‘Avatar: The Way of Water’ Review
Avatar: The Way of Water is like almost nothing you’ve ever seen before in a very literal way: the combination of high frame rate (HFR), 3D, and 4K projection you’ll see it in via an IMAX or Dolby-branded theater is, simply, different from your normal big screen outing. It’s a sui generis sort of viewing experience, unless you happen to be one of the 12 people who watched Ang Lee’s Gemini Man in 3D HFR IMAX.
What does all this mean? You’re probably familiar with 3D and 4K, as there’s a decent chance you own a 4K TV and you have probably seen a movie or two in 3D in theaters. But “high frame rate” is the game changer here and it’s the thing people will notice the most when they sit down to watch Avatar: The Way of Water. A brief explainer: Once upon a time, “film” was actual celluloid lit by a bright light and run through a projector with 24 static frames running past the light every second to create an illusion of motion. This illusion is what we think of when we think of a “cinematic” image; it’s the (well, a) reason that movies look different from real life, because each second you watch something on screen information—the stuff that happens in between each static shot—is lost.
“High frame rate” means more frames per second are shown to audiences. This means that a.) less information is lost but also b.) it looks, well, different. Which has led some folks to describe HFR as either the “soap opera effect” or “akin to motion smoothing.” This is wrong for several reasons—one of them being that motion smoothing is essentially creating information, which is why our eyes consider it to be uncanny valley-esque—though I understand the complaint.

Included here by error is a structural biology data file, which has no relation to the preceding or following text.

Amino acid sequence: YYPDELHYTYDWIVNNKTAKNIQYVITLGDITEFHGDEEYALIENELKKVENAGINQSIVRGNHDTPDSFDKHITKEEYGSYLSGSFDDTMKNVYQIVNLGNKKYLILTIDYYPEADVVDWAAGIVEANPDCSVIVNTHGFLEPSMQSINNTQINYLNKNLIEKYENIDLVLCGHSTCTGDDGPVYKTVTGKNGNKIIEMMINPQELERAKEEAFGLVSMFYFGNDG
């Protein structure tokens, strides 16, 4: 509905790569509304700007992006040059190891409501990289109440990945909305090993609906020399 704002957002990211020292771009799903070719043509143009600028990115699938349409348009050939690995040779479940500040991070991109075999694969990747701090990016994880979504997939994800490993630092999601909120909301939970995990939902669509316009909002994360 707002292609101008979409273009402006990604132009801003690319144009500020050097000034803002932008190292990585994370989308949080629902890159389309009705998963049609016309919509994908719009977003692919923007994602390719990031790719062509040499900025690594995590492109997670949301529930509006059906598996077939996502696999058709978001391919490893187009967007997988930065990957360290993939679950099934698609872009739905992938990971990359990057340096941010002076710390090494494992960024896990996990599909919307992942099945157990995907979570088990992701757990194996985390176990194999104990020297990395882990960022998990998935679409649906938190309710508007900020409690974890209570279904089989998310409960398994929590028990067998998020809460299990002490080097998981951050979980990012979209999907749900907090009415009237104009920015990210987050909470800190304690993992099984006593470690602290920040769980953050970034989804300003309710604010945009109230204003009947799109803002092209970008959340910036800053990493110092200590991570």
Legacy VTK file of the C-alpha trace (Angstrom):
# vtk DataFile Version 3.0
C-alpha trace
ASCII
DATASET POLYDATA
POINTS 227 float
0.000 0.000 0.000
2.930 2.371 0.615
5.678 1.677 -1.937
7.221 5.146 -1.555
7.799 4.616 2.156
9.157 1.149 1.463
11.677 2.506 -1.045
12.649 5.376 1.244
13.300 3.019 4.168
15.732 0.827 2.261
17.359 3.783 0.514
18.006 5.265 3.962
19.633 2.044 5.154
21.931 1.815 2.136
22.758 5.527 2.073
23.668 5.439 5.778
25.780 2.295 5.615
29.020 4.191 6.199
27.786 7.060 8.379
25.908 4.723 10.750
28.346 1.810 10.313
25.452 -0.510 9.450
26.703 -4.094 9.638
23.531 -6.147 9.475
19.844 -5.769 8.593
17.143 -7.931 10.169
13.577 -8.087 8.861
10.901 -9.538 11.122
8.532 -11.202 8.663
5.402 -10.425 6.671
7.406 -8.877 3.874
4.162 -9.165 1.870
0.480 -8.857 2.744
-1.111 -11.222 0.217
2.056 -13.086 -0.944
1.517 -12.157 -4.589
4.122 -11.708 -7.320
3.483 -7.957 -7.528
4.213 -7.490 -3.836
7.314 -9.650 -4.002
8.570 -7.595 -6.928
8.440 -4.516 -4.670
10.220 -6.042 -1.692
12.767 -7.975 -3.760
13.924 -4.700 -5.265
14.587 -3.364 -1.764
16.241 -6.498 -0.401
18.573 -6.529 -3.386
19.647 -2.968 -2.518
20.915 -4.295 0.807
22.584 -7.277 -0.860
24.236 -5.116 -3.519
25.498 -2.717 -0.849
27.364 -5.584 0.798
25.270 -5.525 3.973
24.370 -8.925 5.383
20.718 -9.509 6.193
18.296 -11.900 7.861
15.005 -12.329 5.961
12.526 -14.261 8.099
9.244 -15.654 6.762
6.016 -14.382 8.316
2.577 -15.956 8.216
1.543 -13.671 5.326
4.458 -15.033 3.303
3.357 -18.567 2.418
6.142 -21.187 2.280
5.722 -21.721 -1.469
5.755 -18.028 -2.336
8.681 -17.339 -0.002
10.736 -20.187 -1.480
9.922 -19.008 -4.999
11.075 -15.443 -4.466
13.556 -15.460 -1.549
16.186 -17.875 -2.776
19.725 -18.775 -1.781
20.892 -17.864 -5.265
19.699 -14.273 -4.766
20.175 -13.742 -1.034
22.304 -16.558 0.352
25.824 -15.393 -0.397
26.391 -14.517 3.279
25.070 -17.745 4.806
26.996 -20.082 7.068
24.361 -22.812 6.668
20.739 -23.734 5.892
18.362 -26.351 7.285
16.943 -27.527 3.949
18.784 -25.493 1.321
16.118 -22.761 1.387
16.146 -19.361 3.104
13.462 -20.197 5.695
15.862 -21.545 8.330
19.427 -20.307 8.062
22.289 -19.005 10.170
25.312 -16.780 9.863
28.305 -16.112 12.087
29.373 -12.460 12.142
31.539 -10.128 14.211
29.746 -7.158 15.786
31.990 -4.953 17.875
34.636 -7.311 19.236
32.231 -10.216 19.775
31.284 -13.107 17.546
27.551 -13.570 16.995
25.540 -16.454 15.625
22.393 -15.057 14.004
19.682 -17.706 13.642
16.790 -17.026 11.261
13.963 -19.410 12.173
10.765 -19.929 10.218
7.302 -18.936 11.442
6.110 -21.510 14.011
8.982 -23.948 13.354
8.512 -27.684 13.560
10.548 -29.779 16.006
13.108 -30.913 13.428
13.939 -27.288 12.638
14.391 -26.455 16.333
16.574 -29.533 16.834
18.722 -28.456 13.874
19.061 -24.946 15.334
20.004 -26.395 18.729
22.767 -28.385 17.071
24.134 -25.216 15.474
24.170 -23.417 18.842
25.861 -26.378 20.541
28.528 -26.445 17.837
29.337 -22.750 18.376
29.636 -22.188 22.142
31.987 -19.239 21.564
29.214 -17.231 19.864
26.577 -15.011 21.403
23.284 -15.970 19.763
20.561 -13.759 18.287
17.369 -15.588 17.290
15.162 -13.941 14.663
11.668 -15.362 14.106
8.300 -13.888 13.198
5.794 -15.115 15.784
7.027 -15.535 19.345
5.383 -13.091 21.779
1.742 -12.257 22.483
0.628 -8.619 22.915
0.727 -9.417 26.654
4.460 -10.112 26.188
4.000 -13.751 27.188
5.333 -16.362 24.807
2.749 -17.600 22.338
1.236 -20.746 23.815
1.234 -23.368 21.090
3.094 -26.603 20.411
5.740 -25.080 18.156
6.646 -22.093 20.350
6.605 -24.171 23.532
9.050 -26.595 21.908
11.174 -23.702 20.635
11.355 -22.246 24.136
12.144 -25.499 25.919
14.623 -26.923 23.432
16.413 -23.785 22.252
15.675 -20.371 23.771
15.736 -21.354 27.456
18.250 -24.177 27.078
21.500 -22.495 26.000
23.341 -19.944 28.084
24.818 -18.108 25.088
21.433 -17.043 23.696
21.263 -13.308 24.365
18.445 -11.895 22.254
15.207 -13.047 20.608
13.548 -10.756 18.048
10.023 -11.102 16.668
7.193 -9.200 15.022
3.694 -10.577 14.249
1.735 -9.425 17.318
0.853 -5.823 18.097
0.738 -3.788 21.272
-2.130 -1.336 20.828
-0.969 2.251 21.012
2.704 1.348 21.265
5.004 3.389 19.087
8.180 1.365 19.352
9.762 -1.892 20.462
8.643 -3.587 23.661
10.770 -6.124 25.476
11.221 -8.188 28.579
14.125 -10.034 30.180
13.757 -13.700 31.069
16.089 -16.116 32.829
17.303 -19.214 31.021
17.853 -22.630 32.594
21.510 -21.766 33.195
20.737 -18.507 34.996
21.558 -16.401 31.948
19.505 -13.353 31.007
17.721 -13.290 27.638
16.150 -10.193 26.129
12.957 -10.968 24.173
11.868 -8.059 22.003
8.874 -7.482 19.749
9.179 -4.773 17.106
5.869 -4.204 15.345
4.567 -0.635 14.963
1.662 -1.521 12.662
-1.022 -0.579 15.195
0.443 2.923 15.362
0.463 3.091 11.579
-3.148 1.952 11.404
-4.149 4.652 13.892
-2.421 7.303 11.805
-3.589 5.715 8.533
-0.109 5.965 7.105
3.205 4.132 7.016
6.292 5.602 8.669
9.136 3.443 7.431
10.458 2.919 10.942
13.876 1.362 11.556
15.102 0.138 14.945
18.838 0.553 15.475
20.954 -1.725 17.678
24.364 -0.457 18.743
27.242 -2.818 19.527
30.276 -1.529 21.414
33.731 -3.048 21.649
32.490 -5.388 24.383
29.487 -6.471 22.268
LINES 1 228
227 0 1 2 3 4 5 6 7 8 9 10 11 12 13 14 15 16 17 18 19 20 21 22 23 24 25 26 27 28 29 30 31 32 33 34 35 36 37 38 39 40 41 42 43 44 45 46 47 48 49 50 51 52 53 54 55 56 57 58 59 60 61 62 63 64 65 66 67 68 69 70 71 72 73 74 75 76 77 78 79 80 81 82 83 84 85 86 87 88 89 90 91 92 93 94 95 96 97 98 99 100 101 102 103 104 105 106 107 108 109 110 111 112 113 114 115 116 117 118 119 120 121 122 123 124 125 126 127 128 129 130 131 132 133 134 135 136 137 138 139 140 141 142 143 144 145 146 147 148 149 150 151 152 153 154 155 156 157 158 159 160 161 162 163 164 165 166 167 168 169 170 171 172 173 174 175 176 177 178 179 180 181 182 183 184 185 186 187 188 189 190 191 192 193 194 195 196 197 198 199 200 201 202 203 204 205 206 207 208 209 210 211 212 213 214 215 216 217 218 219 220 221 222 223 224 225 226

Understand, but dismiss: The combination of HFR, 3D, and 4K projection onto a massive screen with a delicately booming surround-sound cocoon creates an immersive experience that is, frankly, unmatched in my experience. Yes, it looks different—and I understand folks who are frightened by things that are new and different; I am frequently one of them—but the difference is in service of attempting to bring people fully within the proscenium of the screen. James Cameron is bringing you into a new world, one with giant blue cats who talk to whales in order to stop human beings from defiling the land and murdering said whales to steal their precious, immortality-granting brain juices.
I’ve focused on the viewing experience thus far because Avatar: The Way of Water really is an experience as much as a piece of narrative storytelling. As narrative storytelling, I could level a series of complaints: it’s probably an hour too long; the broader goals of the human antagonists are bit fuzzy and scattered; I literally laughed out loud once or twice at some of the New Age mumbo jumbo, because there’s something inherently funny about watching a giant blue alien tell a whale about his feelings while the whale is like “yeah I feel you bro I too am sad.”
Like its predecessor, The Way of Water’s plot is less important than its pictures, though I do think this sequel improves on the original in two key ways. The first is that we have more reason to care about Jake Sully (Sam Worthington) and his struggles: as this film begins we see he has become a father in addition to the leader of his Na’vi tribe. It is his desire to keep those children safe from the Marines hunting him for leading an insurgency against the human colonizers that informs his decision to move the family halfway around Pandora and blend in with the island tribes of Na’vi who live on the water rather than in the forests.